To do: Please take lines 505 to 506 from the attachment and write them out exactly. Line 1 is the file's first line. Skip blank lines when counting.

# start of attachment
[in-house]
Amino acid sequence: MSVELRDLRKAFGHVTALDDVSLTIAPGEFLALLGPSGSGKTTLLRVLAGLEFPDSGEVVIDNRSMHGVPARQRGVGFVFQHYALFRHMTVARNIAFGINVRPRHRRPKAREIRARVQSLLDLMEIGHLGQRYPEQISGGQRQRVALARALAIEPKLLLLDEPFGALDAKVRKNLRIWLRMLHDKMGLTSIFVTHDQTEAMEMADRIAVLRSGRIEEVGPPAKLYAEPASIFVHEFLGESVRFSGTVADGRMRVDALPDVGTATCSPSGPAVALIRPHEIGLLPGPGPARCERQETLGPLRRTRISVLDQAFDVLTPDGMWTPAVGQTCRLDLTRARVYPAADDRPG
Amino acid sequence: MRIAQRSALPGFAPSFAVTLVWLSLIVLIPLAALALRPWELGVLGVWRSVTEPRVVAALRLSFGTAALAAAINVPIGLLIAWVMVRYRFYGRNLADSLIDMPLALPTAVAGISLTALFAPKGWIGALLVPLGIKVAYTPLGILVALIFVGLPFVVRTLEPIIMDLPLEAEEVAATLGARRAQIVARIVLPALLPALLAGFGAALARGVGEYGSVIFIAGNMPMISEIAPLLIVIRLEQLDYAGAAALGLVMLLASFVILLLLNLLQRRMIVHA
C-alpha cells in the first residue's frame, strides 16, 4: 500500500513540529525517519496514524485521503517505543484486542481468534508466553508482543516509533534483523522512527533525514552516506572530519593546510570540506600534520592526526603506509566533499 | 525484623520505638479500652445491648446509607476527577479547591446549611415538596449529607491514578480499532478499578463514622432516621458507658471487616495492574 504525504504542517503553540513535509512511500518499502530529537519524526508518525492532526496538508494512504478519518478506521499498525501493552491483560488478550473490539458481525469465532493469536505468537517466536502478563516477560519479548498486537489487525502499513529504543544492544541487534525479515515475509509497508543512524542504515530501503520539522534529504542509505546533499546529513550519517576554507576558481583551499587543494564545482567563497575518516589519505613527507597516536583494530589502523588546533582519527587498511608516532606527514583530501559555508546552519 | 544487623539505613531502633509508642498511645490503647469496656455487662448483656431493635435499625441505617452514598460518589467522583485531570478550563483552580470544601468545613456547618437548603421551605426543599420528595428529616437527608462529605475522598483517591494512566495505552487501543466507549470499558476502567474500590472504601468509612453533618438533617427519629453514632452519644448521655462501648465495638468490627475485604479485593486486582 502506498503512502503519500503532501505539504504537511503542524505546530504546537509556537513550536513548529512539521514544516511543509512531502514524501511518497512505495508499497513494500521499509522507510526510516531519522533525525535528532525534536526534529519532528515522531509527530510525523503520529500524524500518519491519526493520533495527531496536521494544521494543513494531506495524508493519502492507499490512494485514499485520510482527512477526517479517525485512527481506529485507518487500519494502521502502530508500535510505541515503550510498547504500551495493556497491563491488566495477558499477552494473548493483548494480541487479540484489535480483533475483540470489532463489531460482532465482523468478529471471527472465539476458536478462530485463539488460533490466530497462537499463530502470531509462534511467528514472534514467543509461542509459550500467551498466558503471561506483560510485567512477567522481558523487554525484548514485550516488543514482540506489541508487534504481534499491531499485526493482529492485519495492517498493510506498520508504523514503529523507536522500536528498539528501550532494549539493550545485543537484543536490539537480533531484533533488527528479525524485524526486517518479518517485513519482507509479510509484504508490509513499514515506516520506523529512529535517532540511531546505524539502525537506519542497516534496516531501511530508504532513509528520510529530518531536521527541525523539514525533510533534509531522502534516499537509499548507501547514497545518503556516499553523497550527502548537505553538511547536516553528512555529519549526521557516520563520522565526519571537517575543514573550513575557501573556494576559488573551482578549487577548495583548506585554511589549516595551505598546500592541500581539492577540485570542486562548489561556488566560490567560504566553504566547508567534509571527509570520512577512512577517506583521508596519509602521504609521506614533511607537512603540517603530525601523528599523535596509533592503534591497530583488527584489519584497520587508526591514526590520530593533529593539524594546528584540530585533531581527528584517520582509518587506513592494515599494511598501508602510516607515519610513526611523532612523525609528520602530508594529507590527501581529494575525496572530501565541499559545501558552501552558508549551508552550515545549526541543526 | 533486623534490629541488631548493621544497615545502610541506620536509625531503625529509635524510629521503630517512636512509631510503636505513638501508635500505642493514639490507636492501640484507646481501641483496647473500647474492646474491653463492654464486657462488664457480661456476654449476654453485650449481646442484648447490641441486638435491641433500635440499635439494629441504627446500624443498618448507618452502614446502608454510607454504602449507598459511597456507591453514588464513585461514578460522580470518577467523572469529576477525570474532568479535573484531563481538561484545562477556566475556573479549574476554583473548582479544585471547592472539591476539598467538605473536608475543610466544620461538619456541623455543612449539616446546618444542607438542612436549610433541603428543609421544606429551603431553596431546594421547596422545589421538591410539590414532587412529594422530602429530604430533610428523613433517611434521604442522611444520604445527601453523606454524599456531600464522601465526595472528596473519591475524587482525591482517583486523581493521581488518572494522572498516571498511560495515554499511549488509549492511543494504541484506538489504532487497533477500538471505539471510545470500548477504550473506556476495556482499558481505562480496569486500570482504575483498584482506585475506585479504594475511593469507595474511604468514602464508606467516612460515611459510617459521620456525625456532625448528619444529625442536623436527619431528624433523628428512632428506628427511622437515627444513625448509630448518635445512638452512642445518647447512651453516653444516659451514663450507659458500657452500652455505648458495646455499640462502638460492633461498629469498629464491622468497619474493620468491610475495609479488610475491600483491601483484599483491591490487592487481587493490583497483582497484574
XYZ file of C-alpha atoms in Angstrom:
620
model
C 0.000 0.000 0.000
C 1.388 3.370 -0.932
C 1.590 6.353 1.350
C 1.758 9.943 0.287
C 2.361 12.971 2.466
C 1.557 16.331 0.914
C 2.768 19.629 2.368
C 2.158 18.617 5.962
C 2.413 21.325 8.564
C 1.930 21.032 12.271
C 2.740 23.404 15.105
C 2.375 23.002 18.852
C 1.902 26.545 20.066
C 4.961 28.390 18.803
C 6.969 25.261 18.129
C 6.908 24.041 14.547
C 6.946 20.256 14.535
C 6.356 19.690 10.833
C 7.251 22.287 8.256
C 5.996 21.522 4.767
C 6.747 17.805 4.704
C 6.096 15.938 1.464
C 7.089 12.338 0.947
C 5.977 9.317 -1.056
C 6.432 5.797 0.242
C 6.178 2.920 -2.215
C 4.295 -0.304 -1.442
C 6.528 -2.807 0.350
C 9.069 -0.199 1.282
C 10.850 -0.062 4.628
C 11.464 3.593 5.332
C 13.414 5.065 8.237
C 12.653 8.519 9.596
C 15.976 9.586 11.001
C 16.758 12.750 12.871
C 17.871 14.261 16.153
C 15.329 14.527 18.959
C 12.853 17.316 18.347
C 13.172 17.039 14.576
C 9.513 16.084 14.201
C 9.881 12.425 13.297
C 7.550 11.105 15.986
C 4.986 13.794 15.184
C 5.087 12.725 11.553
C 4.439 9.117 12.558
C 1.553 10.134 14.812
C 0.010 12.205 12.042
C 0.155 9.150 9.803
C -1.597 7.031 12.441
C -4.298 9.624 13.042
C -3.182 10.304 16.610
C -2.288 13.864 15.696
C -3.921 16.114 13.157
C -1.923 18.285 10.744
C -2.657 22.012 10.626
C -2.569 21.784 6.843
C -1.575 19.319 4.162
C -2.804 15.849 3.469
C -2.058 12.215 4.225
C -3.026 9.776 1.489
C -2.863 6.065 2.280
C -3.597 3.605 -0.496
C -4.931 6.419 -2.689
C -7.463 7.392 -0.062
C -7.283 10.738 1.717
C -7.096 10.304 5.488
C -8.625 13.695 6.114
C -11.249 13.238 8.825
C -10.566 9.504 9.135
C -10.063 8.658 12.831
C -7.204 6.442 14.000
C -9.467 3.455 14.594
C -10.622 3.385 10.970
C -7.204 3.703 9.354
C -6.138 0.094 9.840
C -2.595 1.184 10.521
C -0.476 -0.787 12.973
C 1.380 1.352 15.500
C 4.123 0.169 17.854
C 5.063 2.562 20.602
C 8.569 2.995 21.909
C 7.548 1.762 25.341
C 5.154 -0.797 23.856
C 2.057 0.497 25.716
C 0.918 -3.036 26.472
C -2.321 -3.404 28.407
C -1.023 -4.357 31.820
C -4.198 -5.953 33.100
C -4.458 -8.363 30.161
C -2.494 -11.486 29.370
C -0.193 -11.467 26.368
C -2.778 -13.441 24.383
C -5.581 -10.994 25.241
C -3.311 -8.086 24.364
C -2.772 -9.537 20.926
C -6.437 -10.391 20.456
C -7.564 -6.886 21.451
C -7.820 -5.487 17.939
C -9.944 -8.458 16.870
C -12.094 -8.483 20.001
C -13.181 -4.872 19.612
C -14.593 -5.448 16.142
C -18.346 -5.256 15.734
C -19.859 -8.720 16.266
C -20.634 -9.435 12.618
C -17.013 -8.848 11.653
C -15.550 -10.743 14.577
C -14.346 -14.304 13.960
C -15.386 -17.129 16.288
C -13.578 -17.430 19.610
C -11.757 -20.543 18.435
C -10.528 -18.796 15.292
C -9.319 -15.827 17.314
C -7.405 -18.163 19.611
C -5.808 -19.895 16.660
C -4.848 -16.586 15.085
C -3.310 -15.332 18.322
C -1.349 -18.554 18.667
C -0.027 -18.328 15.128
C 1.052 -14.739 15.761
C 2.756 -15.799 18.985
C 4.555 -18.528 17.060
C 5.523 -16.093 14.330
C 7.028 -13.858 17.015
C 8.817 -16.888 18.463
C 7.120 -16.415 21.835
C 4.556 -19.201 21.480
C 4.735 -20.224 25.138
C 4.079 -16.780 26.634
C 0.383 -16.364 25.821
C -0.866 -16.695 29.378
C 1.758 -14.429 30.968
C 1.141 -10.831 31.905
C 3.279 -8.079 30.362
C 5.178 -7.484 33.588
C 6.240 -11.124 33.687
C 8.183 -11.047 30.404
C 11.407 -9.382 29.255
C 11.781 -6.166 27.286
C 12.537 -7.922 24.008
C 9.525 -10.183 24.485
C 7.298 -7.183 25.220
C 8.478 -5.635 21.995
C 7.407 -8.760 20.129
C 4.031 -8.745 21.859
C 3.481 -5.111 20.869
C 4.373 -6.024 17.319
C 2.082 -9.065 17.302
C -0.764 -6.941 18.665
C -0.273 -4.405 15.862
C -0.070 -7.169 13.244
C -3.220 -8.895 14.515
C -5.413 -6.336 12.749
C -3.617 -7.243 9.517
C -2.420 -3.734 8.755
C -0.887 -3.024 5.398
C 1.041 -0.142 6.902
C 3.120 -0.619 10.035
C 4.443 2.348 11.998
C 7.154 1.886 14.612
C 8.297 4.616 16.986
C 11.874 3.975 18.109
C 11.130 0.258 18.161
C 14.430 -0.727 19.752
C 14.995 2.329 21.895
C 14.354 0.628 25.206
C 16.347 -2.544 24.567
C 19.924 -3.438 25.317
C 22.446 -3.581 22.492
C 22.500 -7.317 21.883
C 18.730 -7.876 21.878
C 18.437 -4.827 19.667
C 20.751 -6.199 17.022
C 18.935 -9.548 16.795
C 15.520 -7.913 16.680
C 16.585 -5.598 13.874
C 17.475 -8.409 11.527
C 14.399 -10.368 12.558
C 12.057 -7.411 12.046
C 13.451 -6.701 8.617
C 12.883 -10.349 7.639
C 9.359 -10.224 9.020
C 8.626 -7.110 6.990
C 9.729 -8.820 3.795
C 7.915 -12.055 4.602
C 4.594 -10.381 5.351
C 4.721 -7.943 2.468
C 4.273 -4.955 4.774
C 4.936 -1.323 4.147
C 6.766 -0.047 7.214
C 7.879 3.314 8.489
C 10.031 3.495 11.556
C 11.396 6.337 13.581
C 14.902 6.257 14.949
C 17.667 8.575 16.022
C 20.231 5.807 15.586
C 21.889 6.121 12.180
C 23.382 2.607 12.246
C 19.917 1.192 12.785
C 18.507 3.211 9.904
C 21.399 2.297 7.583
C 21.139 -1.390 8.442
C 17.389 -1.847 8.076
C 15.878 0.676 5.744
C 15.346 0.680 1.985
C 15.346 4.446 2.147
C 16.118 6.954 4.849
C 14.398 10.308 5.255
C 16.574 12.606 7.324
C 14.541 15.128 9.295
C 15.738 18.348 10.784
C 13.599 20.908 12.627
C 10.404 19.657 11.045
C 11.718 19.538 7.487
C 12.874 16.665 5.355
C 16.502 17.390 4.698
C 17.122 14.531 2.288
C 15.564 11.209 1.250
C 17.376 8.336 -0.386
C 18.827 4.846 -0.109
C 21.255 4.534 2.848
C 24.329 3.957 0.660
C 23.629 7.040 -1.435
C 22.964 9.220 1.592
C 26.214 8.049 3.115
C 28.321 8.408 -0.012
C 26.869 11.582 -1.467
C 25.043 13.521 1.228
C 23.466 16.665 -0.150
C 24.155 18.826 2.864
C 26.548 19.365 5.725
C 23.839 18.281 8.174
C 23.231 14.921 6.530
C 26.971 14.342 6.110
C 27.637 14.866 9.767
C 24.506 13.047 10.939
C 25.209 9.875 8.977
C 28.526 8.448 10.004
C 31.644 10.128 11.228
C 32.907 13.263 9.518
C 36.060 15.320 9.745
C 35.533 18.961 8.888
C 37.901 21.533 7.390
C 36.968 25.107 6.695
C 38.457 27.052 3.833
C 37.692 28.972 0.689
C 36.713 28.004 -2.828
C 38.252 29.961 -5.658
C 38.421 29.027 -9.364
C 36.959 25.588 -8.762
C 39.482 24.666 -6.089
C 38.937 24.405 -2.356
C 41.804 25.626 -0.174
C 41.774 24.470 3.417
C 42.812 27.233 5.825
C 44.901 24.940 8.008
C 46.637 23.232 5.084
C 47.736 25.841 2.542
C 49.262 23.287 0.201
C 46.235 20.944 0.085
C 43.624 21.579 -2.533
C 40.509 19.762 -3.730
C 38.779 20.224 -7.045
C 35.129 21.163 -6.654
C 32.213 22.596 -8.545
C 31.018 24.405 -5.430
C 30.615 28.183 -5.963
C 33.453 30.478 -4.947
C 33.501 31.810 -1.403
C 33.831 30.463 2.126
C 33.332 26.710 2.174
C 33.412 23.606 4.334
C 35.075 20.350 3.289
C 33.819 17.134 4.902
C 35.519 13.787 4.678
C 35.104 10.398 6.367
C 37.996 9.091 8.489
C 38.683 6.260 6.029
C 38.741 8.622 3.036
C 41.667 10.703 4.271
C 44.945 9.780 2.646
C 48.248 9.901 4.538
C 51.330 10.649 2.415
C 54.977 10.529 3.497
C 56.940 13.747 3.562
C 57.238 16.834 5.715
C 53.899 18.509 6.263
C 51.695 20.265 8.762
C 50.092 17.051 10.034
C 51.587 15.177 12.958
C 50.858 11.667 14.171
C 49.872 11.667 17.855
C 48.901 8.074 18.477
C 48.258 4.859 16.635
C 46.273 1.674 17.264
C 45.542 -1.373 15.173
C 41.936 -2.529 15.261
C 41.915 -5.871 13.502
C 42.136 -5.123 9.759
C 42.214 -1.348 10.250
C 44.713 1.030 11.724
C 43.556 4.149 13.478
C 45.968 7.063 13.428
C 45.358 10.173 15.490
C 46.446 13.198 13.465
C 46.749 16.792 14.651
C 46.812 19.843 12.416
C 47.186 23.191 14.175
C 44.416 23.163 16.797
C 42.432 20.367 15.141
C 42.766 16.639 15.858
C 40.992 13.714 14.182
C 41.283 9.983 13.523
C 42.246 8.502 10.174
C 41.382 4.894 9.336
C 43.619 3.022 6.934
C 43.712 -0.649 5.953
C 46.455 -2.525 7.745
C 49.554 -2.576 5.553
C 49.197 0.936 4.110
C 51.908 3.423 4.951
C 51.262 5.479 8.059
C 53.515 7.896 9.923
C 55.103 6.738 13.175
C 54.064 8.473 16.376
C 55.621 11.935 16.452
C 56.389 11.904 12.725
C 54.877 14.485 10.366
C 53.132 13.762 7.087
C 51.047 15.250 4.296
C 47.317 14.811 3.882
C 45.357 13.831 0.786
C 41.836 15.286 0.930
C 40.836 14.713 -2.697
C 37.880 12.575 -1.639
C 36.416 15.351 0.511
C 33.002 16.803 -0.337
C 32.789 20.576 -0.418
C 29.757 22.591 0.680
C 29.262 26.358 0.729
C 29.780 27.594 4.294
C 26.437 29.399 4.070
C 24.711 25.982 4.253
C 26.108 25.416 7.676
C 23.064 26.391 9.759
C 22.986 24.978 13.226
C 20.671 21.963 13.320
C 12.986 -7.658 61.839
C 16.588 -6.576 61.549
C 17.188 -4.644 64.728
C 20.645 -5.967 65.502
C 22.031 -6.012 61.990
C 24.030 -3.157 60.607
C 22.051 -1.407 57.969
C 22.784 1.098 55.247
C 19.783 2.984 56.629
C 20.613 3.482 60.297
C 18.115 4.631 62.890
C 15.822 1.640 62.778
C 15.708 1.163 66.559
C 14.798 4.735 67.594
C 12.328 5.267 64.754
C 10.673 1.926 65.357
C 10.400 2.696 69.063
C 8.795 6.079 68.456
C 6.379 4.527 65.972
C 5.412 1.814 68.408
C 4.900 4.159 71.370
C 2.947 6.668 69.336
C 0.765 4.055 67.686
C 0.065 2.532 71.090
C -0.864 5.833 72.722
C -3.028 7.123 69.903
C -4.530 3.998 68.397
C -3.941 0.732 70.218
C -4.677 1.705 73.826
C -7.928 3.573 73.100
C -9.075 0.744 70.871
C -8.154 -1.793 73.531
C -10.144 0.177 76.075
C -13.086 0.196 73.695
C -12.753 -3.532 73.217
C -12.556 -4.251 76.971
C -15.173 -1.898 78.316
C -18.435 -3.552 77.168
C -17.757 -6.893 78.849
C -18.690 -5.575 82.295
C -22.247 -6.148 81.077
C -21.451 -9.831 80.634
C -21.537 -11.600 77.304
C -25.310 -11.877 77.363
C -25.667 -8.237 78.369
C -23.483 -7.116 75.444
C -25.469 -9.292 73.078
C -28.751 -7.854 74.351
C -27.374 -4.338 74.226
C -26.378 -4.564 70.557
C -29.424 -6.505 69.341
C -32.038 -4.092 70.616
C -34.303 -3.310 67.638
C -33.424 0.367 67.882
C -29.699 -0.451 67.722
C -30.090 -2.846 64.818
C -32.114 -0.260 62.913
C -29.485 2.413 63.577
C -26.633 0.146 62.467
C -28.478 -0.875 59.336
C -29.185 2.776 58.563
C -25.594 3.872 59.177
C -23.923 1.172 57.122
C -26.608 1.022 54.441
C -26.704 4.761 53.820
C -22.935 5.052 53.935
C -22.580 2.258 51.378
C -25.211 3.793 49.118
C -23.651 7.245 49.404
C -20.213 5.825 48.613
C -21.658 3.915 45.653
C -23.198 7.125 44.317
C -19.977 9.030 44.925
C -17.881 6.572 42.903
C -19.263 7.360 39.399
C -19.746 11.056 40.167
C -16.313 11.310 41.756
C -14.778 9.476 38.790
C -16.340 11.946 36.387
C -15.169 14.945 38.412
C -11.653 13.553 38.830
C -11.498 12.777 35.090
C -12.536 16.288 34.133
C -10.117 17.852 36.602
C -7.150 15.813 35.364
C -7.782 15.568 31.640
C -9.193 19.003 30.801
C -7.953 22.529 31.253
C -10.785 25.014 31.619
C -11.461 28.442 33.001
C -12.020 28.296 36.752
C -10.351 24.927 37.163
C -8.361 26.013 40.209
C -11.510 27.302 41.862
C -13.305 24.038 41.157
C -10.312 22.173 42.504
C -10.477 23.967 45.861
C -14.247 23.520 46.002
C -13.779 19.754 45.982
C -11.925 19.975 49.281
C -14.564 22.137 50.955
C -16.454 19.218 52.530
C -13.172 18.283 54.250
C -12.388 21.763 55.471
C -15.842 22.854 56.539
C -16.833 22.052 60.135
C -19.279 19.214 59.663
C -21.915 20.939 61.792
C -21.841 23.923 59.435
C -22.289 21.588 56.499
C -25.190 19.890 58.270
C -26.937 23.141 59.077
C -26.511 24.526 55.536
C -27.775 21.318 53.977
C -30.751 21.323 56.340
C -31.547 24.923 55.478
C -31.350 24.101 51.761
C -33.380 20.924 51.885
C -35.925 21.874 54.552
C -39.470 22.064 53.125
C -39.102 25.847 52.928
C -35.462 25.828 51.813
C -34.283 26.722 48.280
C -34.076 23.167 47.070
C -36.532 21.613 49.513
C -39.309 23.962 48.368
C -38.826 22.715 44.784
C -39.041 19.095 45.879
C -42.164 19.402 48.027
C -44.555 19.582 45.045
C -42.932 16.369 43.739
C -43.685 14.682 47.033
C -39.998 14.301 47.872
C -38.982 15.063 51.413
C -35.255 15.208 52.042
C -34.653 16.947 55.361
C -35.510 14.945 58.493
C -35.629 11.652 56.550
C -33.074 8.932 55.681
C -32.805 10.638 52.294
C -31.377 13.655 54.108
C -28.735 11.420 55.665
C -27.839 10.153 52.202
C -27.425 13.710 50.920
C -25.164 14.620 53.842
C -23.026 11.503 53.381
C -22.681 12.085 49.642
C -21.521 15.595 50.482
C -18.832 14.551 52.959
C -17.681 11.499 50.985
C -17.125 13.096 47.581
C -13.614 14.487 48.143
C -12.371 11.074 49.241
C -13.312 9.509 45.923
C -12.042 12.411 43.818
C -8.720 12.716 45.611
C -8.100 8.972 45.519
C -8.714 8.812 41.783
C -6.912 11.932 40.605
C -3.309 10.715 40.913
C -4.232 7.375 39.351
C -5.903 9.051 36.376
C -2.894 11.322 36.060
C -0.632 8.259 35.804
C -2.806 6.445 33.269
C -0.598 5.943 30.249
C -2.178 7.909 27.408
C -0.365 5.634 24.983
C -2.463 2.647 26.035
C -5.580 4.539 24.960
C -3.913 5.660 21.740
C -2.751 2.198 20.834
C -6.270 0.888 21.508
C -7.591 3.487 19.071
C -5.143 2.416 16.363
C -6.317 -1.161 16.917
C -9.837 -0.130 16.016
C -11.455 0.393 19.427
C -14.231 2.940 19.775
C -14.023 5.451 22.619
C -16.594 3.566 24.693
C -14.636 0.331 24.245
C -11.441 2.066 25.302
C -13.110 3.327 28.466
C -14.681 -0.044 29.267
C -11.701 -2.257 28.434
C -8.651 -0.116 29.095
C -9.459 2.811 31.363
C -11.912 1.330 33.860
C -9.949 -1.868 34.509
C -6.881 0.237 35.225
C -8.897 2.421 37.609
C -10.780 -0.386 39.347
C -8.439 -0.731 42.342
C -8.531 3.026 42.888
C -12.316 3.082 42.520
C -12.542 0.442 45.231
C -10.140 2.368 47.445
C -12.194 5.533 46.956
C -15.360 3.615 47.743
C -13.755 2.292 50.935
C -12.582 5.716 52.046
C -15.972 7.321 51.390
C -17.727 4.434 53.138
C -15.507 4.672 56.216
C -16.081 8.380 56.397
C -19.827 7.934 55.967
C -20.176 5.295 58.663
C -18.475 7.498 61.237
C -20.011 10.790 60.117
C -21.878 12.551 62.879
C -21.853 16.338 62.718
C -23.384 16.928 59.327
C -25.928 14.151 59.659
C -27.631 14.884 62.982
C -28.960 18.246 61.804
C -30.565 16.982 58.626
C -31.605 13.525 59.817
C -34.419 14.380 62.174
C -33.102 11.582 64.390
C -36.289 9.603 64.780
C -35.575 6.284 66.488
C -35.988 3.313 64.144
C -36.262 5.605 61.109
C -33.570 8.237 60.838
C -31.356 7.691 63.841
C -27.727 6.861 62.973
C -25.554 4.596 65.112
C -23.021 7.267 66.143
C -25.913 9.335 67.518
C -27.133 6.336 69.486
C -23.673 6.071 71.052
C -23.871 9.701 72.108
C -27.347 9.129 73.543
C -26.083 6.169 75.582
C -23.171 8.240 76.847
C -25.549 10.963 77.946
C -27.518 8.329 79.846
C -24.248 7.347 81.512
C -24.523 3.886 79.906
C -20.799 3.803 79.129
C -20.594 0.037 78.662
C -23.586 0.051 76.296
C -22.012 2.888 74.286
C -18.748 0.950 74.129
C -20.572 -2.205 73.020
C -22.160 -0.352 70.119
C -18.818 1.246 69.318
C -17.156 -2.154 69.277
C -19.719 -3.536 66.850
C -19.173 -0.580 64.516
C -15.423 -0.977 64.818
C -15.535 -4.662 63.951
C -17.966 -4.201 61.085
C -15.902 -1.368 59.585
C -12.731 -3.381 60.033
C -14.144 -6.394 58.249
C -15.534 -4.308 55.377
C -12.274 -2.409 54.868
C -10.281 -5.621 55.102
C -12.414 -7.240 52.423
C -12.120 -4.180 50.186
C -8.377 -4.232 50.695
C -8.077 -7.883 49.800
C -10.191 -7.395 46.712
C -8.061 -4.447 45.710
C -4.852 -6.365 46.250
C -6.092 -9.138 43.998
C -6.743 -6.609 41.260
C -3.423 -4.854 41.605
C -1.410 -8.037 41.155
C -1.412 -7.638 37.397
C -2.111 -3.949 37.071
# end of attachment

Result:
C -17.125 13.096 47.581
C -13.614 14.487 48.143